US Navy to remove thousands of liters of oil from ship stuck in Philippines

Featured South East Asia - January 25th, 2013

The US Navy said it needed to remove thousands of liters of oil from the USS Guardian, warning the 68 meter (224-foot) minesweeper was too badly damaged to be towed away after it ran aground on the World Heritage listed-coral reef off the Philippines.

“The option that we hoped to be able to tow the ship off the reef is not available,” said Rear Admiral Thomas Carney.

“It’s too badly damaged. It’s got hull penetrations in several places, and there’s a significant amount of water inside the ship right now.”

The Guardian will have to be lifted onto another ship or barge which Carney describes as “a very deliberate, complicated process” and could take as long as another fortnight, depending on the environmental conditions.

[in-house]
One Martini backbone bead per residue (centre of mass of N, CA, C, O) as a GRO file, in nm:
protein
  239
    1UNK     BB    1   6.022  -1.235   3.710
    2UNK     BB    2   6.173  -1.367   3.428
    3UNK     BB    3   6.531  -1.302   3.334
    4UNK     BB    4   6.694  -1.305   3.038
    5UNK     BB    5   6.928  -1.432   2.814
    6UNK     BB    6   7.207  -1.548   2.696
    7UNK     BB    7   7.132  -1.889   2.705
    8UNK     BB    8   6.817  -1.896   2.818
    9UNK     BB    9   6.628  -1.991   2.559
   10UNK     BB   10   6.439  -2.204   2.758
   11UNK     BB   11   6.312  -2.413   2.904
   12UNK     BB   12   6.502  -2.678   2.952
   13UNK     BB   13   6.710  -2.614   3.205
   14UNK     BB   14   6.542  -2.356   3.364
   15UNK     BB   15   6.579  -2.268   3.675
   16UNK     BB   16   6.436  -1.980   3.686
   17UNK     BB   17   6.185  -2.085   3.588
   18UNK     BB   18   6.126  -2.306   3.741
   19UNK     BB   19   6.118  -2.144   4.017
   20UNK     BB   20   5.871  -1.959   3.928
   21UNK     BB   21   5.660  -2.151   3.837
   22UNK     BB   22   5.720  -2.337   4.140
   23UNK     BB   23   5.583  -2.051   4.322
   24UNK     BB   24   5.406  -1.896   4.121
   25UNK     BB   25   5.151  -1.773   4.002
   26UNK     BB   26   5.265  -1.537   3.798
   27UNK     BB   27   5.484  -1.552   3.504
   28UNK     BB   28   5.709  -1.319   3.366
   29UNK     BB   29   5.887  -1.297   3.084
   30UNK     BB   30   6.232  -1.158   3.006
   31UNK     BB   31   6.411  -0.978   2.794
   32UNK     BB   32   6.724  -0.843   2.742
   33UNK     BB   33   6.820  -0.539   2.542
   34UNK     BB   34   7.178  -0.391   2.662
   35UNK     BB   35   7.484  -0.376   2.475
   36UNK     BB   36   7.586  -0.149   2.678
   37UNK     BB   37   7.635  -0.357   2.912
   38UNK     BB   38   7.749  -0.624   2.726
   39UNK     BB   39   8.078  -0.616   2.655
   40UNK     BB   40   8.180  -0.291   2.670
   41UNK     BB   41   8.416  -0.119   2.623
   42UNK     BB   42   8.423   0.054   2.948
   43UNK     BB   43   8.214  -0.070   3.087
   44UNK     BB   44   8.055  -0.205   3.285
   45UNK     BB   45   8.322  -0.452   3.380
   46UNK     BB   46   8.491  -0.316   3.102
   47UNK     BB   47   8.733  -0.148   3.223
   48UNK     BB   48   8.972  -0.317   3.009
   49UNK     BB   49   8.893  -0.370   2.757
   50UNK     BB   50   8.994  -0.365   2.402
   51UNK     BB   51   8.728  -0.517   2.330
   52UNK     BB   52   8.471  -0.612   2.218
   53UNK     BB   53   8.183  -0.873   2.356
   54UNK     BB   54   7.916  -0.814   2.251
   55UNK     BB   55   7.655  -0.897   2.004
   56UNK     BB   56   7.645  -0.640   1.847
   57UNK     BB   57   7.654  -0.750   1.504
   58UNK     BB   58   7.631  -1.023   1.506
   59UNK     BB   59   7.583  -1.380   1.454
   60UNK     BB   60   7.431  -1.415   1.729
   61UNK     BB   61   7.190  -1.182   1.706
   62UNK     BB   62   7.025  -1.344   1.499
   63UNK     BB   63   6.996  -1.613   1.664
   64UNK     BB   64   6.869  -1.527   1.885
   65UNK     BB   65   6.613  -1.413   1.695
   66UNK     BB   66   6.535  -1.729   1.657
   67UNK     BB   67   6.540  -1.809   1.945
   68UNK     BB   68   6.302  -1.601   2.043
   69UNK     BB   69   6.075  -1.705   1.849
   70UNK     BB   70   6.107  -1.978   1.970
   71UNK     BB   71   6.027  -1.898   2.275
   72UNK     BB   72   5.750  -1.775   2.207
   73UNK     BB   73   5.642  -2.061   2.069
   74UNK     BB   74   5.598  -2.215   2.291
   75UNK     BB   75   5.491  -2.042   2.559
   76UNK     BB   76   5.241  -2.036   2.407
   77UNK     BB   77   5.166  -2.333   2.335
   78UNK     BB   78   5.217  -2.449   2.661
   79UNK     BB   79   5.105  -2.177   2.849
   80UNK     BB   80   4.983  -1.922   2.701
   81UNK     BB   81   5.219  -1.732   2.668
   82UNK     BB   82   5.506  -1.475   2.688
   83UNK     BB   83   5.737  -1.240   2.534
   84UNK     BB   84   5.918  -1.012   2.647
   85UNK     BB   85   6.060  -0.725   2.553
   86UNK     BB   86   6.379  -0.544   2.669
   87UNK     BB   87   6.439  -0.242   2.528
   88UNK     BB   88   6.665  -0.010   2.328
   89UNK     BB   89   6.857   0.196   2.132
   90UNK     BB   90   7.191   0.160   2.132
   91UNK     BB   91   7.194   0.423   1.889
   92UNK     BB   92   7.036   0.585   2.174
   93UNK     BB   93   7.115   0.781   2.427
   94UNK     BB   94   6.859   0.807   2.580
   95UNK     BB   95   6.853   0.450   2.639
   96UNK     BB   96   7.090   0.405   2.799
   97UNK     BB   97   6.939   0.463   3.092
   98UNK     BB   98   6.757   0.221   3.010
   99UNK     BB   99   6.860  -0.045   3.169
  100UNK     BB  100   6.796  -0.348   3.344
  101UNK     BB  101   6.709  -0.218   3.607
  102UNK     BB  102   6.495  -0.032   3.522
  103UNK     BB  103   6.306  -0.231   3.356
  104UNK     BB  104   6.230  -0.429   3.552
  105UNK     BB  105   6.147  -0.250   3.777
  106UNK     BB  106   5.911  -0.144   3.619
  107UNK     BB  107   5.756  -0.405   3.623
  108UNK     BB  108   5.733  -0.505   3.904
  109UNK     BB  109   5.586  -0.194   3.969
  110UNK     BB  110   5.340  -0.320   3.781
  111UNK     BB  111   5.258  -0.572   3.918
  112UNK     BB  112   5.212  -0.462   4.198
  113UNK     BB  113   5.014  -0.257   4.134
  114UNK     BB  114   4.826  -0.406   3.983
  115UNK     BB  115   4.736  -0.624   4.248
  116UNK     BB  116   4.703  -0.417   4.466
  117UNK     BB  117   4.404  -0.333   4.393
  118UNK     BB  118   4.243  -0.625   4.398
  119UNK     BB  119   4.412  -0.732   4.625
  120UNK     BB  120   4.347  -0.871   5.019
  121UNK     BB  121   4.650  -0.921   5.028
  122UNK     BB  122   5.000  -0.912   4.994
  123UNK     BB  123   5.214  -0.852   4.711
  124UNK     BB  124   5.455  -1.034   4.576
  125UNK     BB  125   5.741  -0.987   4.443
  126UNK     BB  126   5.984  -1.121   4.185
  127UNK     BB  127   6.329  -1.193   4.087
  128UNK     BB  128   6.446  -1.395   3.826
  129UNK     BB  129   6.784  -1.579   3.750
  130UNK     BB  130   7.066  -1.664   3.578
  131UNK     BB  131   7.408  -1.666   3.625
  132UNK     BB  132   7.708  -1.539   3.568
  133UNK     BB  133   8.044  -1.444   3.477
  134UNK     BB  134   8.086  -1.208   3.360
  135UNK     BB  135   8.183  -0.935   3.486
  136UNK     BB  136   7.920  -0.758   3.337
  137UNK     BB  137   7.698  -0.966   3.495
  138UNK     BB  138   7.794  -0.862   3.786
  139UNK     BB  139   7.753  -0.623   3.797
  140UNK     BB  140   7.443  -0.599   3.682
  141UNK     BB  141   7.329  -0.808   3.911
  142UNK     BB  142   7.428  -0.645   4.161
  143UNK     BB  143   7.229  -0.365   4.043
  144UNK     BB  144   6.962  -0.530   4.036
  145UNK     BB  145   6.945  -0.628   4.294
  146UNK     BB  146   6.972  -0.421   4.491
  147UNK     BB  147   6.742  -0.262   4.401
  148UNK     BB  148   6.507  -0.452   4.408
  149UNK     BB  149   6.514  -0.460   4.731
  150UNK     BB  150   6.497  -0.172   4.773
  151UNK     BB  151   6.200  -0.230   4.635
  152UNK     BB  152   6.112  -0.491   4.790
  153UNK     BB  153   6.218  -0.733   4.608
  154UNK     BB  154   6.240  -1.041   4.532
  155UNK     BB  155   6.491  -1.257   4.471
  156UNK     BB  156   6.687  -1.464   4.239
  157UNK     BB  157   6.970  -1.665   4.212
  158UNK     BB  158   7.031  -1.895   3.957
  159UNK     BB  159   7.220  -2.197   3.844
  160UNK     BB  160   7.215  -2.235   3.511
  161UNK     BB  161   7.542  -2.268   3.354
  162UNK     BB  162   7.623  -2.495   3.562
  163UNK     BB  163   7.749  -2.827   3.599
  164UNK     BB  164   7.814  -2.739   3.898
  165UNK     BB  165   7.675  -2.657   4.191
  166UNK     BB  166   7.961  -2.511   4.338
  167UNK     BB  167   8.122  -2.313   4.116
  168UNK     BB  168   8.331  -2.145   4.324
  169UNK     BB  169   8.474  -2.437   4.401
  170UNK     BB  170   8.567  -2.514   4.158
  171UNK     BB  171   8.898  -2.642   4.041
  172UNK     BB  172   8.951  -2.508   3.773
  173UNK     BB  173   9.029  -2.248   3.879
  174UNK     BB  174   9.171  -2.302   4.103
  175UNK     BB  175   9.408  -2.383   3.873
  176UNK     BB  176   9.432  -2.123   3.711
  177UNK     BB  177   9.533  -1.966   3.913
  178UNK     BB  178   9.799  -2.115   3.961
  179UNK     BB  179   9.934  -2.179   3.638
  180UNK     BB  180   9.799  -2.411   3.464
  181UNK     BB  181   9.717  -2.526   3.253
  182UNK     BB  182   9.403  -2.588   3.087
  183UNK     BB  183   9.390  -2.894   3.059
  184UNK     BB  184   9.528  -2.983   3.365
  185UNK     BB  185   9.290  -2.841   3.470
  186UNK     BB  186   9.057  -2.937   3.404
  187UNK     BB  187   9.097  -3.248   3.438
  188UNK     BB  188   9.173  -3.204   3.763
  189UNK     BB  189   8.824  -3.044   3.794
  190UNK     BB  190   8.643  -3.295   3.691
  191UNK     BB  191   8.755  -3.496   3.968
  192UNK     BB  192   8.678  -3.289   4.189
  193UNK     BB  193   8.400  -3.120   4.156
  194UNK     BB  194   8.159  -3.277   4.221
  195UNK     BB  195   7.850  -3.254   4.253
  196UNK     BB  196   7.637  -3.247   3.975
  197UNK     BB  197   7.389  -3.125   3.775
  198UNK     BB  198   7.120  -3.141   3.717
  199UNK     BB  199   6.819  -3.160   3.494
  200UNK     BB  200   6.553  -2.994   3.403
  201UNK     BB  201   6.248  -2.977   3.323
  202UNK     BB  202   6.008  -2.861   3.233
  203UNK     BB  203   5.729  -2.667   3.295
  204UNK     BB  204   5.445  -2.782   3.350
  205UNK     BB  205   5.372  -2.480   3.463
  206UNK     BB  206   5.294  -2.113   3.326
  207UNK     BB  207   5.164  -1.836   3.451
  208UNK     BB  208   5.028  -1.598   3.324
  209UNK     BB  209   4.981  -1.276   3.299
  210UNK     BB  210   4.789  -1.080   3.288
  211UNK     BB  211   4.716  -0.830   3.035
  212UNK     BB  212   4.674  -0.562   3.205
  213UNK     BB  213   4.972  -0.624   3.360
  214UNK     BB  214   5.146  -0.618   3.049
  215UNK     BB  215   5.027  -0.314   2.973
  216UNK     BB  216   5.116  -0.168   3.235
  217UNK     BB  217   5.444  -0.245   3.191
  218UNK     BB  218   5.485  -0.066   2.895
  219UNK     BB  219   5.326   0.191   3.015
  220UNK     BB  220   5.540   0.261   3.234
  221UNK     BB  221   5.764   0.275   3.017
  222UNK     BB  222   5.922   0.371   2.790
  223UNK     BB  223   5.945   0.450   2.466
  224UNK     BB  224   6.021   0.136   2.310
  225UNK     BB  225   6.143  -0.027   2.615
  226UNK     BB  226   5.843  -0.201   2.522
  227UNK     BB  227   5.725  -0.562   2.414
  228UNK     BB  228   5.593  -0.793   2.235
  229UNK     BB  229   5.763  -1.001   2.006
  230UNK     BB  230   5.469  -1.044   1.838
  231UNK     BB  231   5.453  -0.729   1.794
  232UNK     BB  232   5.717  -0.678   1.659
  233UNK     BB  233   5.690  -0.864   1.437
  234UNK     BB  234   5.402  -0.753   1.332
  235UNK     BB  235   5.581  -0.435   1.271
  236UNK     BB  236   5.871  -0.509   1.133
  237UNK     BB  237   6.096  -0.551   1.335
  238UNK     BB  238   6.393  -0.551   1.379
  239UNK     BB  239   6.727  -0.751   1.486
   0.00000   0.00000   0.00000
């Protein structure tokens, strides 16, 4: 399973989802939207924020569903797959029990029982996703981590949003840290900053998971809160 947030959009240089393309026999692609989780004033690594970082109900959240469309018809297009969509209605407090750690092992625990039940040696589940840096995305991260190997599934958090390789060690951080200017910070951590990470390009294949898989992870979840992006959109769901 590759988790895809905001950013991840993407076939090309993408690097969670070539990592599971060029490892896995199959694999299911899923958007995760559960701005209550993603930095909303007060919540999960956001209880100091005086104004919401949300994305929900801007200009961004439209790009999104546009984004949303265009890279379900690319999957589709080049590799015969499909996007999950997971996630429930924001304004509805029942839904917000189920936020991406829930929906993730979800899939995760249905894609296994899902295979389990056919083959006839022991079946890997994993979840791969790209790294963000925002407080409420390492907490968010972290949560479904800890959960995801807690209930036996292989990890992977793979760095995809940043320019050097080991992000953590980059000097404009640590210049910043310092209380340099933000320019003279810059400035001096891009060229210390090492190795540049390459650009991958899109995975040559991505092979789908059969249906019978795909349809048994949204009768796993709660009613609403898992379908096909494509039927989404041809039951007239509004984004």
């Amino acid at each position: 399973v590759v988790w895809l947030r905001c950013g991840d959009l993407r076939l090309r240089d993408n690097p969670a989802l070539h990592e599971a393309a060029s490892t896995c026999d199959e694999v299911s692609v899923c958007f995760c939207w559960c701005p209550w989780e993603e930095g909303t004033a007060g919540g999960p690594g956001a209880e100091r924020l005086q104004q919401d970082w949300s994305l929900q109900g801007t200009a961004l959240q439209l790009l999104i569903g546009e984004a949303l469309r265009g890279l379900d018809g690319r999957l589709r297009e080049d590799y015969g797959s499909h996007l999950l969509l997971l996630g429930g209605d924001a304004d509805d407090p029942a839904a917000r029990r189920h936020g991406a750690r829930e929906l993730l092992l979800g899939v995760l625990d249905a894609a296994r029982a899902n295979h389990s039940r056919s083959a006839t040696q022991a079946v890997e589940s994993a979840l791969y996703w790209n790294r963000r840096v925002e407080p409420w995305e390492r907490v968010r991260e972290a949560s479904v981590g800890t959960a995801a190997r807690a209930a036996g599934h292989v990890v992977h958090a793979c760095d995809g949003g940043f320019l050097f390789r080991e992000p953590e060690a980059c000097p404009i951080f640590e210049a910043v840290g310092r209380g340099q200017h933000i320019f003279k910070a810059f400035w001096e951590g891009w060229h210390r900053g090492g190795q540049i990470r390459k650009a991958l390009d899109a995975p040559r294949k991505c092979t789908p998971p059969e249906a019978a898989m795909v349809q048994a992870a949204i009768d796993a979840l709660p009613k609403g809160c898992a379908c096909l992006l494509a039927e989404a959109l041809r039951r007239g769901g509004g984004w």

Strong currents have battered the ship, spinning it around 90 degrees and possibly causing more damage to the Tubbataha Reef.

The most pressing issue was to immediately remove 57,000 liters (15,000 US gallons) of fuel, AFP reports.

“The first priority is to get the fuel out of the ship as soon as possible,” Carney told reporters.

About 1,000 square meters (3,280 square feet) of coral had already been damage in the impact, the Philippine government said this week.